[Marxism] Rural roots of French neofascism
lnp3 at panix.com
Sat Oct 7 08:31:52 MDT 2006
NY Times, October 7, 2006
French Farm Town Is Fertile Ground for National Front
By ELAINE SCIOLINO
CHÂTEAURENARD, France The neat rows of apple
trees and grape vines that lined the road heading
into this once archetypical French farming town
disappeared long ago. In their place is a
landscape of prefabricated warehouses, auto parts
dealers, a chicken-processing plant and fields overrun with scrub.
This is not the romantic Provence of the author
Peter Mayle, where the villagers are quaint, the
views picturesque and the farmers happy.
Rather, Châteaurenard, a town of 13,500 like
dozens of other farming towns that were once the
bedrock of rural France seems to have lost its
soul. The farmers are retiring and abandoning
their unprofitable fields, and half the working
residents here now travel to jobs somewhere else.
Our farms are becoming the monuments of the
dead, our town is a bedroom community that
services others, said Bernard Reynès, the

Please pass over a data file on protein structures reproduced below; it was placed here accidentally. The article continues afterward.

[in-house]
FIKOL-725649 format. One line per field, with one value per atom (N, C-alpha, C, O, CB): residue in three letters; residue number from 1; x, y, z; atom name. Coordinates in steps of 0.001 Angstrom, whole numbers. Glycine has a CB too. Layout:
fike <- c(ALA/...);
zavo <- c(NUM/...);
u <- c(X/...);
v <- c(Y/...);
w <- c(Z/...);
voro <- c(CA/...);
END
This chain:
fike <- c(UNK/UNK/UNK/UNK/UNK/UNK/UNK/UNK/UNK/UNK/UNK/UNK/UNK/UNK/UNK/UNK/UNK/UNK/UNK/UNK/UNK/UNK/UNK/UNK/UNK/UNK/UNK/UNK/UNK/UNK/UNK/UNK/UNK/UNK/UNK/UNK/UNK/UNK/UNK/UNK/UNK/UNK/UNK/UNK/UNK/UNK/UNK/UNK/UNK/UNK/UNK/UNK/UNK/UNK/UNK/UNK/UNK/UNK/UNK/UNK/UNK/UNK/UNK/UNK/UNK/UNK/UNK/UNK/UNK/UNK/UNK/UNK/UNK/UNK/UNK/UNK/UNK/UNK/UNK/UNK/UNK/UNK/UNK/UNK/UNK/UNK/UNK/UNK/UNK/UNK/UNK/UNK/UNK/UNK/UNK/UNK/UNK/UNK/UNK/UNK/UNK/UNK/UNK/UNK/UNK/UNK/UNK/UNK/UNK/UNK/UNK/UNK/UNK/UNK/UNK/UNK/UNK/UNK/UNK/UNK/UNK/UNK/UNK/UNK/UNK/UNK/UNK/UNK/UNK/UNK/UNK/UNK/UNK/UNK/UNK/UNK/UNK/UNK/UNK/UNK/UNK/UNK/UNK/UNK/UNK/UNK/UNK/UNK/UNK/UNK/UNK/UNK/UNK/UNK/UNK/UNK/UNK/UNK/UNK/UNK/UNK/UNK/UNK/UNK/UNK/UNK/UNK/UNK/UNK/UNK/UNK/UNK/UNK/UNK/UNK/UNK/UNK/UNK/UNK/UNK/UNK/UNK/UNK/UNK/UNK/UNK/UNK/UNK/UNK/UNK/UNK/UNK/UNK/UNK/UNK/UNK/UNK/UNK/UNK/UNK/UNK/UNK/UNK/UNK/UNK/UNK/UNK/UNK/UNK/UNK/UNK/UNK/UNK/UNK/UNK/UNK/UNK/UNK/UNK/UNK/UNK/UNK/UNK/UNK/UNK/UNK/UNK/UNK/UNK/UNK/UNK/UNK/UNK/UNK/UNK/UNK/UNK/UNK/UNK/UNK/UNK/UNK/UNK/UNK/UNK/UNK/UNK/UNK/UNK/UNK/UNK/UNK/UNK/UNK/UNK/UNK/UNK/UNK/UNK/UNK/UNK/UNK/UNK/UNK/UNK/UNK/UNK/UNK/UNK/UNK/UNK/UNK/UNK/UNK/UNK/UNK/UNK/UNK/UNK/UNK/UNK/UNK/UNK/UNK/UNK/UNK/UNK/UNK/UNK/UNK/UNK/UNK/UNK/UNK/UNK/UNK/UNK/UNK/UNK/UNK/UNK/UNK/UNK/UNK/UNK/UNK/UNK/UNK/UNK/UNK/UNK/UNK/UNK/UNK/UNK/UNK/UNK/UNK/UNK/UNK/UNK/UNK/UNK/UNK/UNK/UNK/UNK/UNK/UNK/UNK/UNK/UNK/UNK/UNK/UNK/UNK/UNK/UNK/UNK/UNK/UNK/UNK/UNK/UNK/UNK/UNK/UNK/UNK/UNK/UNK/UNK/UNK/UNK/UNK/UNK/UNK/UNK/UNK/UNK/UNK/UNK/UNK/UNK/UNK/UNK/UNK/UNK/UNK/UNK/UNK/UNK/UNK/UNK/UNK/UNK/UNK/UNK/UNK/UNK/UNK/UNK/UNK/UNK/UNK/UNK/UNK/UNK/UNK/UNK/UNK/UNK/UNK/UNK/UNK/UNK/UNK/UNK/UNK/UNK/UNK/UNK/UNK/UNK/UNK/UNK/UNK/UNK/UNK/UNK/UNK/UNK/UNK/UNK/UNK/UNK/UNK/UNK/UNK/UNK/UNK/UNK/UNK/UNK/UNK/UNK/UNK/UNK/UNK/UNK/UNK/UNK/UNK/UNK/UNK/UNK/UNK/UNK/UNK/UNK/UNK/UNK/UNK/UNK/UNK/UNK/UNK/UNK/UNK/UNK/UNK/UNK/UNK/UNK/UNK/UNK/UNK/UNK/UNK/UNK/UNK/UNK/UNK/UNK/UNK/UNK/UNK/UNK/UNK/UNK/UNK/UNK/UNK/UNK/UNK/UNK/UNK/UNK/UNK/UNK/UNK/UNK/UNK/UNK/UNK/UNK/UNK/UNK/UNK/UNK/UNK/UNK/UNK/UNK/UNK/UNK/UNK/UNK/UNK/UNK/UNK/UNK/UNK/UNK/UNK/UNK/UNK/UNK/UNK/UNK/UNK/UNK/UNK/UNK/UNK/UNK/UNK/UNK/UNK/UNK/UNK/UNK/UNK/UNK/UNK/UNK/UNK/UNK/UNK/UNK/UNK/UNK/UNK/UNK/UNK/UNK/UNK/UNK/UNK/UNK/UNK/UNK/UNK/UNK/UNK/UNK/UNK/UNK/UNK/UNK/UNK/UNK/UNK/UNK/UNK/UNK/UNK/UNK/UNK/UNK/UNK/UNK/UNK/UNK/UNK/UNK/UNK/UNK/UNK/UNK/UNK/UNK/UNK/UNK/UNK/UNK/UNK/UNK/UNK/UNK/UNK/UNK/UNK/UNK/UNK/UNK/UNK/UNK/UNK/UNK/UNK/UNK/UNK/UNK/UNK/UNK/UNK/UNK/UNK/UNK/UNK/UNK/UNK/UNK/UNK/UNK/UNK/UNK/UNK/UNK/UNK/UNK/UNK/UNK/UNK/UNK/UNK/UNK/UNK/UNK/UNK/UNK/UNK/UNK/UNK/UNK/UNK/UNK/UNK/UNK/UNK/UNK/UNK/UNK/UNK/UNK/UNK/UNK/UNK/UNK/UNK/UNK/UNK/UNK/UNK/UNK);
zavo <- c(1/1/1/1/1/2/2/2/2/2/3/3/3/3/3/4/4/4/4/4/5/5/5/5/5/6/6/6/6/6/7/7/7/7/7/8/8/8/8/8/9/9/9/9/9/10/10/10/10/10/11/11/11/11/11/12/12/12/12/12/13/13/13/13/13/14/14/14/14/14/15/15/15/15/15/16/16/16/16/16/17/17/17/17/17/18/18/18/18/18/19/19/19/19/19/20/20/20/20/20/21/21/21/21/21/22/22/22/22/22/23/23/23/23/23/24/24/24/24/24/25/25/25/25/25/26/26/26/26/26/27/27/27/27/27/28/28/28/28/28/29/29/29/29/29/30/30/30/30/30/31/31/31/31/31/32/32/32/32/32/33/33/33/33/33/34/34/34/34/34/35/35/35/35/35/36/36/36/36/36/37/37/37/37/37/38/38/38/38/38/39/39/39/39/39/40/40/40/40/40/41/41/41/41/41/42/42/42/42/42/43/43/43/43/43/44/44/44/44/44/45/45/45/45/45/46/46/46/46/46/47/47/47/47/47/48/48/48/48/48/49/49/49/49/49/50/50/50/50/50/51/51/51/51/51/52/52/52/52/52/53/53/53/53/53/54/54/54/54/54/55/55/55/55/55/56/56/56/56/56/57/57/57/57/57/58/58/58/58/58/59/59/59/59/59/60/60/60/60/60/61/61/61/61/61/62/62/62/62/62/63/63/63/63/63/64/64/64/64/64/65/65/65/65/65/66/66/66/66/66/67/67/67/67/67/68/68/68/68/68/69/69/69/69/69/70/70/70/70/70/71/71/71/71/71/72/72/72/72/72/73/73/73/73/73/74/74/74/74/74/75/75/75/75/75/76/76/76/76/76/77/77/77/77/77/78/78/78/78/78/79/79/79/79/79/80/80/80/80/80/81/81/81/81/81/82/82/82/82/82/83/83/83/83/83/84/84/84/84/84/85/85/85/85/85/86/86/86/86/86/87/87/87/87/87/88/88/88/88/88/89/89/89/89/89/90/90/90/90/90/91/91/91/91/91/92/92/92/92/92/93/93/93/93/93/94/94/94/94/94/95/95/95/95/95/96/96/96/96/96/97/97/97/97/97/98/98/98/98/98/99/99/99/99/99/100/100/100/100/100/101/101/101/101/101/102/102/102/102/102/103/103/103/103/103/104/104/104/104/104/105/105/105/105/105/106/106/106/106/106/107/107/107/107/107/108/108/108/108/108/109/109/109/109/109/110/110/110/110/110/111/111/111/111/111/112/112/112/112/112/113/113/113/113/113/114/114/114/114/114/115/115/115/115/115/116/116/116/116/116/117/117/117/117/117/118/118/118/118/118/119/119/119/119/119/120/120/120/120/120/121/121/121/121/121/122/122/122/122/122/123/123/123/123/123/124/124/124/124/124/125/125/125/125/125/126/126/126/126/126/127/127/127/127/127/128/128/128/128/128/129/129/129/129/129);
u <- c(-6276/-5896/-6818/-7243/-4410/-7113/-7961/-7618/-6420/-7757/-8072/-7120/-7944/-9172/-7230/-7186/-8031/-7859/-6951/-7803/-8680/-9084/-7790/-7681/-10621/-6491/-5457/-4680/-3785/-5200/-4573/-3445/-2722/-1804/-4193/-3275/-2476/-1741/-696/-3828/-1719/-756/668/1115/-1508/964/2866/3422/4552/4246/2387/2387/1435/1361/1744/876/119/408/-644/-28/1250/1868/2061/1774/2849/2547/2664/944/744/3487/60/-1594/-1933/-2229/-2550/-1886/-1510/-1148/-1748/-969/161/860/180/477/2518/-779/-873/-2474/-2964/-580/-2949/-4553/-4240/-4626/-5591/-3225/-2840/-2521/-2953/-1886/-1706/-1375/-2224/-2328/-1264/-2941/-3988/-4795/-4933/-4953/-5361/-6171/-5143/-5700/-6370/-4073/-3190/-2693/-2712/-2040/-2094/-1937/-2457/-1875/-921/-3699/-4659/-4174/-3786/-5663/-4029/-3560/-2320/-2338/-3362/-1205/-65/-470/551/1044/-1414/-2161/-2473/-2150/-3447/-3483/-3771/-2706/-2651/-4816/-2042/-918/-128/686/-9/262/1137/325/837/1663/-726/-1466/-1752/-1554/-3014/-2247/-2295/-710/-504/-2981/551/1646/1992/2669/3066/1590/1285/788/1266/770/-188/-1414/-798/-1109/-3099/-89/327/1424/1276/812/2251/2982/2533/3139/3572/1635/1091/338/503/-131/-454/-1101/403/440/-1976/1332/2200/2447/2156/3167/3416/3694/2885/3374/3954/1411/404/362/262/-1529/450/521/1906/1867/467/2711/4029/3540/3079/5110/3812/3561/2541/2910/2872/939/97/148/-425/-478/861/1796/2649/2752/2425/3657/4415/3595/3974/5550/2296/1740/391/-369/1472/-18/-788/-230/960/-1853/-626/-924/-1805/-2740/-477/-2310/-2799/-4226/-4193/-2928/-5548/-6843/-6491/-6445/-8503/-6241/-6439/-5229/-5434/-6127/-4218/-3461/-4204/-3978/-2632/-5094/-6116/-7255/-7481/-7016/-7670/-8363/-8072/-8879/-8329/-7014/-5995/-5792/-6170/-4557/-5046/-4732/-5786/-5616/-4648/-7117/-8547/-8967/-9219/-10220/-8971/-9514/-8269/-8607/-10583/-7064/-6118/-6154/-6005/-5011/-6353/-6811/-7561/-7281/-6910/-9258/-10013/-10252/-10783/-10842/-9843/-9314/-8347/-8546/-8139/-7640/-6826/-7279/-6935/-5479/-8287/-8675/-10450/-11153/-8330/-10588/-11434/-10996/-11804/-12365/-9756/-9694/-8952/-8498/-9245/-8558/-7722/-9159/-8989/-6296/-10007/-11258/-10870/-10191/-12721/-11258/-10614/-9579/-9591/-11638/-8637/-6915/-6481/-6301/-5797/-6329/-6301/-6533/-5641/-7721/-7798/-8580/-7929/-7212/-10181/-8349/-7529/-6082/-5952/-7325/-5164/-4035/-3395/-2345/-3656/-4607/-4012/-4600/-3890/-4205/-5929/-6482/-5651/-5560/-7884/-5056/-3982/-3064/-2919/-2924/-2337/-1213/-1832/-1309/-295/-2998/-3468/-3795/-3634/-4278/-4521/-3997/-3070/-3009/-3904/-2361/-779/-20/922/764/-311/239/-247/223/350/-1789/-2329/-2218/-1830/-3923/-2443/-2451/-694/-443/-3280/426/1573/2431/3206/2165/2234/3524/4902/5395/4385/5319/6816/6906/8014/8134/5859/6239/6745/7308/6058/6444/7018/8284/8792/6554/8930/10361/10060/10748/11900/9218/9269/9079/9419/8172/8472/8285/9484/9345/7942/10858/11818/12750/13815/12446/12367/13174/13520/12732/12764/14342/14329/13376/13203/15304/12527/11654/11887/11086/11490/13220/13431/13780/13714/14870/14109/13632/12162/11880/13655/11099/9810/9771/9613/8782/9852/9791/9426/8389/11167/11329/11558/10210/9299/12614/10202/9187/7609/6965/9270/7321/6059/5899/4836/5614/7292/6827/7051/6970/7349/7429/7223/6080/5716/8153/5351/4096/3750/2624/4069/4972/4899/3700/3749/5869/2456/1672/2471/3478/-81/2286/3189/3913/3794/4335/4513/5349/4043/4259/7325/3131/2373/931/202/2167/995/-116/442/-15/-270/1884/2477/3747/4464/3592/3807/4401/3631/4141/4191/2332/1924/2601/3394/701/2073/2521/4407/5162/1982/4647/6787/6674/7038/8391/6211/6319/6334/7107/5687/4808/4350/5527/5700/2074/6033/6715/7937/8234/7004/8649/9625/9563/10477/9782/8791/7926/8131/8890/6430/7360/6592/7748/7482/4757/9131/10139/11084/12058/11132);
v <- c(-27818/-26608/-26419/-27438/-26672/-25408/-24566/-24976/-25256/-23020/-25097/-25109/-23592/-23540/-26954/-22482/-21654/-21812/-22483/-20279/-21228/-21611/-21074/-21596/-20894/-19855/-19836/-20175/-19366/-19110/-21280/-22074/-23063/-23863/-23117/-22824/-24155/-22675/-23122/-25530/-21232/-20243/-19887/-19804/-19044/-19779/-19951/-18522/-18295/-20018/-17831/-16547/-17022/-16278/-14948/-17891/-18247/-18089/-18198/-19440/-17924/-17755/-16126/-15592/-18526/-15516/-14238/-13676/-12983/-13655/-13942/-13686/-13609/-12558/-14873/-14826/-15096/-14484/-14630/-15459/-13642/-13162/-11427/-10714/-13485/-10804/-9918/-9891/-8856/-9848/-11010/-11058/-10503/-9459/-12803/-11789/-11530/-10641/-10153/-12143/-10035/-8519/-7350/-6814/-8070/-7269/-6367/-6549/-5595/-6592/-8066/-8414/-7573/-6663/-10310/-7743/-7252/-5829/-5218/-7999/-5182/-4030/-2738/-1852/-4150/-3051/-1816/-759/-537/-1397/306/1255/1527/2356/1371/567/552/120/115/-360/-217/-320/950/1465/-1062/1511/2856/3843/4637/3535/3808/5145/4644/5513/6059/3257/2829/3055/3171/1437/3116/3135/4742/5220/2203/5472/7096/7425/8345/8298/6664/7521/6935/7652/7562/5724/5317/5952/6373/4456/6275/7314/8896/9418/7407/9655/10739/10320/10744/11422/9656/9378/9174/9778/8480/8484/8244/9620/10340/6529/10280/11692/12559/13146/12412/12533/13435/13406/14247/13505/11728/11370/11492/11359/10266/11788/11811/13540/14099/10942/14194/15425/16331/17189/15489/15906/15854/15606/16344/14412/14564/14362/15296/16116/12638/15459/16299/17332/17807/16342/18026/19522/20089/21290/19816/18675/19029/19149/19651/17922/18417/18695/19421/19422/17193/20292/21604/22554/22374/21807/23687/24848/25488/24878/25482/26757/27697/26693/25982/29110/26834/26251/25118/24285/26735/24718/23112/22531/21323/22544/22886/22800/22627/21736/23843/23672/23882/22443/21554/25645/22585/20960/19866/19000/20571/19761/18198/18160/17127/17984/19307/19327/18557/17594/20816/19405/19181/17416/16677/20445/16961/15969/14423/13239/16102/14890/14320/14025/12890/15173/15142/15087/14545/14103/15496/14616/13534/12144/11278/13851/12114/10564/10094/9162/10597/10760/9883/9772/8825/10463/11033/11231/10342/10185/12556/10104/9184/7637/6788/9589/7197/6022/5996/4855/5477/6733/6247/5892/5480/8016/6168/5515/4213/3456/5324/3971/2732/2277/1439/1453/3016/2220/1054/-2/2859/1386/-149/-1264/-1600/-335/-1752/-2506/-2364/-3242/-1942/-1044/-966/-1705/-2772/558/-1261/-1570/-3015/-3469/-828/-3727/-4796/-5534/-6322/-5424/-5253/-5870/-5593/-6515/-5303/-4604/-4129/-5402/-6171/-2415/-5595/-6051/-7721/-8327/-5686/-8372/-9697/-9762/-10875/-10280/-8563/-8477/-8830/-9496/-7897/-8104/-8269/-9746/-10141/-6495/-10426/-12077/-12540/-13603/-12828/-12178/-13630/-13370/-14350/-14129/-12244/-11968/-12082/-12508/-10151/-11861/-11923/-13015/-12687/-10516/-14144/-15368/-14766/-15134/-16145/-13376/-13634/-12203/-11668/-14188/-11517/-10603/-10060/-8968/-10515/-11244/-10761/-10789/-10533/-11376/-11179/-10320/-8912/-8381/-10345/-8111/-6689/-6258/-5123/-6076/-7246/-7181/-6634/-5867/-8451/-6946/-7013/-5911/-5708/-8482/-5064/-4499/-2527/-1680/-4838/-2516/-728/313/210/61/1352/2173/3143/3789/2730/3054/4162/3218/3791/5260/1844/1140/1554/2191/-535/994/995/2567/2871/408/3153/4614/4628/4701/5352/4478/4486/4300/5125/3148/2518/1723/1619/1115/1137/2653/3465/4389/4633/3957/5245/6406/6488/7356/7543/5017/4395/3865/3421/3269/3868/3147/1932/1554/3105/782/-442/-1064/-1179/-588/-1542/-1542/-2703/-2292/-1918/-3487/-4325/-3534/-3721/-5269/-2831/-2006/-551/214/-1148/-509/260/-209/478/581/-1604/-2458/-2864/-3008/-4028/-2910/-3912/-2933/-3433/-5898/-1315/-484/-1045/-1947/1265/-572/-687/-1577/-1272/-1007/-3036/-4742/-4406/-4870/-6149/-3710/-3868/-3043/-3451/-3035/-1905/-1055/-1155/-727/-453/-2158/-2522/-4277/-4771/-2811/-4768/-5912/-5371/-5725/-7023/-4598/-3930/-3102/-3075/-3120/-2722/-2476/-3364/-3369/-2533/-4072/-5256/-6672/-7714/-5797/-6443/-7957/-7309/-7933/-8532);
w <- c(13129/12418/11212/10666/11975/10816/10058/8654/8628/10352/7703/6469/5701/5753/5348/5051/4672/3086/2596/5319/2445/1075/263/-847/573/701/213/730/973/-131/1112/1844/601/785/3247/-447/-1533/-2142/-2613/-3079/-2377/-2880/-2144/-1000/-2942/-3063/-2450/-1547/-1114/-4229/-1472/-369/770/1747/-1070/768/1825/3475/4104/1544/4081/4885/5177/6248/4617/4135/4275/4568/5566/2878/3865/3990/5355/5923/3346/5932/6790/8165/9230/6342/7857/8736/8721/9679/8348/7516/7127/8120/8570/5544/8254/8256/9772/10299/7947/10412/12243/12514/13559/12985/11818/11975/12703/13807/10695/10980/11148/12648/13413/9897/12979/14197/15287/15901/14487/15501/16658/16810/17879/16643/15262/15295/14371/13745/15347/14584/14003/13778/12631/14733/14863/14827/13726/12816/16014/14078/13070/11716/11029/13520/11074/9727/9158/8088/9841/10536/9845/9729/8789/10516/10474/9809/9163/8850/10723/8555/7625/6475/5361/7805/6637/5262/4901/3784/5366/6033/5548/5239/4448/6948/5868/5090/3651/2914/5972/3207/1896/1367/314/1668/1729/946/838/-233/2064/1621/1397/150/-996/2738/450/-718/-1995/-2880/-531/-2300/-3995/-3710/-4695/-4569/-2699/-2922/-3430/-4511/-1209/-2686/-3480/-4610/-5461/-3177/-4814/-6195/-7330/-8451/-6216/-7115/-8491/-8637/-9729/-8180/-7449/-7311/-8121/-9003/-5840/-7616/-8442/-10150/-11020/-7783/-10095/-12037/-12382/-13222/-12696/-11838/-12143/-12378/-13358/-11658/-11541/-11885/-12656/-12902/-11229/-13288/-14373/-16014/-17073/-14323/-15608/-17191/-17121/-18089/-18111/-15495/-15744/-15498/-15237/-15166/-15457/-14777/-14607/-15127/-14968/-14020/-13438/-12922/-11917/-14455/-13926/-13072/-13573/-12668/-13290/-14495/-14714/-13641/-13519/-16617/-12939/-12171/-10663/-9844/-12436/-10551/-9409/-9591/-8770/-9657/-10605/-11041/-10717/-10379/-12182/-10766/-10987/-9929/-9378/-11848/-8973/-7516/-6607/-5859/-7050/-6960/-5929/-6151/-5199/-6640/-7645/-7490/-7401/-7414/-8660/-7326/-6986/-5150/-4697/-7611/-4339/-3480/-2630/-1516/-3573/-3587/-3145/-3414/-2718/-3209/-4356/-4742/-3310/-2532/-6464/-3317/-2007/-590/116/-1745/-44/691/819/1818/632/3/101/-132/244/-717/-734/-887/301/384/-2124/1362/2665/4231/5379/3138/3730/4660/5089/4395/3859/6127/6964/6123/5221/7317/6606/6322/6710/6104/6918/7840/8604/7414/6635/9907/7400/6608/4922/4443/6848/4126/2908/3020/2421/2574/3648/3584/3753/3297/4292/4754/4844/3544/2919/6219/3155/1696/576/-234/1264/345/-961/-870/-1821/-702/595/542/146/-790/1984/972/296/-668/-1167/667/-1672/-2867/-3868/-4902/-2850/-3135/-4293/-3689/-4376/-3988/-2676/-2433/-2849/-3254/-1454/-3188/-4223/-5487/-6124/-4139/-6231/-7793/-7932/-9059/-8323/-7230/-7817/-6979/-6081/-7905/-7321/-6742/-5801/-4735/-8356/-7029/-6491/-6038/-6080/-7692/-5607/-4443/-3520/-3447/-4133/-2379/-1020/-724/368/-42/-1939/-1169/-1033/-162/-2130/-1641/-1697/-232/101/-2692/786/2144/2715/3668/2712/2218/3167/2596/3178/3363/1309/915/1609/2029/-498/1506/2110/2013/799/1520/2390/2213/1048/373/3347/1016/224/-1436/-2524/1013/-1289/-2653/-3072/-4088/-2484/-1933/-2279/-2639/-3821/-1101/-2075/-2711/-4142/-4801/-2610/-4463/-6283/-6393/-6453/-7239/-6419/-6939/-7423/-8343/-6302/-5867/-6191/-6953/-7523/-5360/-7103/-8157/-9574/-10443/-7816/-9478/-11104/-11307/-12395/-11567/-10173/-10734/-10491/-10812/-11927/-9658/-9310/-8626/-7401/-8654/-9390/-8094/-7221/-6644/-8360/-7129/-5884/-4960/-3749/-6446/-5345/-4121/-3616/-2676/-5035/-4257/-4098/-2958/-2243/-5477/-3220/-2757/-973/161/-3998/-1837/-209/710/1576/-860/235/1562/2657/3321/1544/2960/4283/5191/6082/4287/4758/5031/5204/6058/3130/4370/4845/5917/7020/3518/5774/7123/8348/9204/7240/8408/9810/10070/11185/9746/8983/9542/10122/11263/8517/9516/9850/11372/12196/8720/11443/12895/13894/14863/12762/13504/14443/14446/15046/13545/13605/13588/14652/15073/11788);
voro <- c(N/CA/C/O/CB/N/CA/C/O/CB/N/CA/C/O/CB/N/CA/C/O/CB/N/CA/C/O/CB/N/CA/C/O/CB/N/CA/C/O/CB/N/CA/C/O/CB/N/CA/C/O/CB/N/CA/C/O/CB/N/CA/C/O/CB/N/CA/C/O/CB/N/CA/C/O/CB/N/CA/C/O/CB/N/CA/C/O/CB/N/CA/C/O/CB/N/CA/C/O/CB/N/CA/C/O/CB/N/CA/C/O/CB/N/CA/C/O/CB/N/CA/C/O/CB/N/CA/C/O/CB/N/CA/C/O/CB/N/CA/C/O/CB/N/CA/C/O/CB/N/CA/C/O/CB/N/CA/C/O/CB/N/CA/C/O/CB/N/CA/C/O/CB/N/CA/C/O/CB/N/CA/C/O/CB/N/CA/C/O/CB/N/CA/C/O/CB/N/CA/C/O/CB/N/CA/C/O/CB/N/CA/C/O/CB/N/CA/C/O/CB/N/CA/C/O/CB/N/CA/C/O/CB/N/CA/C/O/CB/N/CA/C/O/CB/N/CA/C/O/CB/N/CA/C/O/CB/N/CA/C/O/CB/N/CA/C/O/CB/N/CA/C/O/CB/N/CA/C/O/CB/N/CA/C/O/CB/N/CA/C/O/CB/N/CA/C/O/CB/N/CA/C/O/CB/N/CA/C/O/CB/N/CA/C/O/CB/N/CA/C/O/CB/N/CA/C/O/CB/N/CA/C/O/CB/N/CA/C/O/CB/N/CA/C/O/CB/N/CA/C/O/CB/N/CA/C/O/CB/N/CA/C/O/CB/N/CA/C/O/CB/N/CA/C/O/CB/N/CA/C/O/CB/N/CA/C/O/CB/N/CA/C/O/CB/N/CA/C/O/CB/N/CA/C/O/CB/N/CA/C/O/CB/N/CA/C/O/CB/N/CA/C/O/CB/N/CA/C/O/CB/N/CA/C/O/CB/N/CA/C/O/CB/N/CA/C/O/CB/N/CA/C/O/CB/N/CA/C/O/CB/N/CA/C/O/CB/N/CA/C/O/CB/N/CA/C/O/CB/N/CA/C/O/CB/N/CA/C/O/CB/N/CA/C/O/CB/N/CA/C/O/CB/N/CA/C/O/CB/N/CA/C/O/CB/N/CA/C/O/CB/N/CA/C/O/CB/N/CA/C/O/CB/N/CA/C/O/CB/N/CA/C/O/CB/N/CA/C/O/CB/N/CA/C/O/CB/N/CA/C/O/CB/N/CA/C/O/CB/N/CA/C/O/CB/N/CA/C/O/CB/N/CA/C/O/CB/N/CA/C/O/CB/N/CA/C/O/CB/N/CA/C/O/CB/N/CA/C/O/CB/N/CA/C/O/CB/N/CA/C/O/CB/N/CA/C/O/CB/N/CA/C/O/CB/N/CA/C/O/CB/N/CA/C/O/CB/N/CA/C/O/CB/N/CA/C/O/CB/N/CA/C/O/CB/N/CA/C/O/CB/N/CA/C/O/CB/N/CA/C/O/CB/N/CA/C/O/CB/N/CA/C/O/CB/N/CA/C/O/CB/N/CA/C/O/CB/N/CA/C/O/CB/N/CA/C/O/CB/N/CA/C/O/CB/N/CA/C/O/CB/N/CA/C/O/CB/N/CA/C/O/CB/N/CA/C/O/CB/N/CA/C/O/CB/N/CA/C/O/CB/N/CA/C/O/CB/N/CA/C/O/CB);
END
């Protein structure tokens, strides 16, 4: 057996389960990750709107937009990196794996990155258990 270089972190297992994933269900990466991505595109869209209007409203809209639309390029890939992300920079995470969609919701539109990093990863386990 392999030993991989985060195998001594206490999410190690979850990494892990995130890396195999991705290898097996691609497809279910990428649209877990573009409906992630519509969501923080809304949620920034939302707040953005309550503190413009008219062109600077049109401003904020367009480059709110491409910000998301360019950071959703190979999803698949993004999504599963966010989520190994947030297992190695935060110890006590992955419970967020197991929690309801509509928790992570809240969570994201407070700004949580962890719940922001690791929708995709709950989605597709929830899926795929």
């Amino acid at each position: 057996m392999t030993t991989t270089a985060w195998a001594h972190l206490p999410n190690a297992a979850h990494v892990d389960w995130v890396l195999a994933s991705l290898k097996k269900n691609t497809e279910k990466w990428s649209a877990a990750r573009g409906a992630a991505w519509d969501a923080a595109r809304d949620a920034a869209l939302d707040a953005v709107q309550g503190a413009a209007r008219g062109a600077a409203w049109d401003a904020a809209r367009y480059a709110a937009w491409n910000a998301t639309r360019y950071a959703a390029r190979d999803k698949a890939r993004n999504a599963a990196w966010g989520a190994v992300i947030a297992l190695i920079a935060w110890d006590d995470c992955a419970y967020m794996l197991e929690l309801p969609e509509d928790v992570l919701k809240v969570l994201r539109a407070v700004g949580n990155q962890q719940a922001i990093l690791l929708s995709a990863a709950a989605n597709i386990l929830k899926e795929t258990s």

center-right mayor of Châteaurenard. We are
losing our confidence that life will somehow get
better, losing our roots, our rural identity.
Much of the French countryside remains
resplendent, of course, with rich farmland and
impeccable towns. Yet the transformation of
Châteaurenard buffeted by international
pressures suggests that more of Frances
regions will not escape the same kind of upheaval.
One change is seldom spoken of openly: up to 20
percent of this towns residents are ethnic
Arabs, many of them young, under-educated, unemployed and isolated.
The result, locals and experts say, is contagious
fear for Frances economic future, of
globalization, of the immigrant that makes the
Châteaurenards of France fertile terrain for the
extreme right National Front in next springs presidential election.
I take off my hat to those immigrants who took
the boat here to work, said Jean Courtois, 61, a
retiree who until 2001 sat on the city council as
a National Front representative. But there is a
huge problem with those who dont want to
integrate. When I see a woman in a veil walking
in Châteaurenard, it revolts me.
During the first round of the last presidential
election in 2002, Jean-Marie Le Pen, the National
Front candidate, came in first here, with almost
twice as many votes as the second-place finisher, President Jacques Chirac.
In a nationwide referendum last year, the town
voted by a 2 to 1 ratio larger than the
national average against a European
Constitution seen by many here as a ploy to open
Frances doors to cheap immigrant labor and cede
more of Frances sovereign rights to the European Union.
[Ségolène Royal, the favorite to win the
Socialist Party nomination for the presidency,
announced her candidacy on Sept. 29 in a speech
from Vitrolles, a nearby town that was once a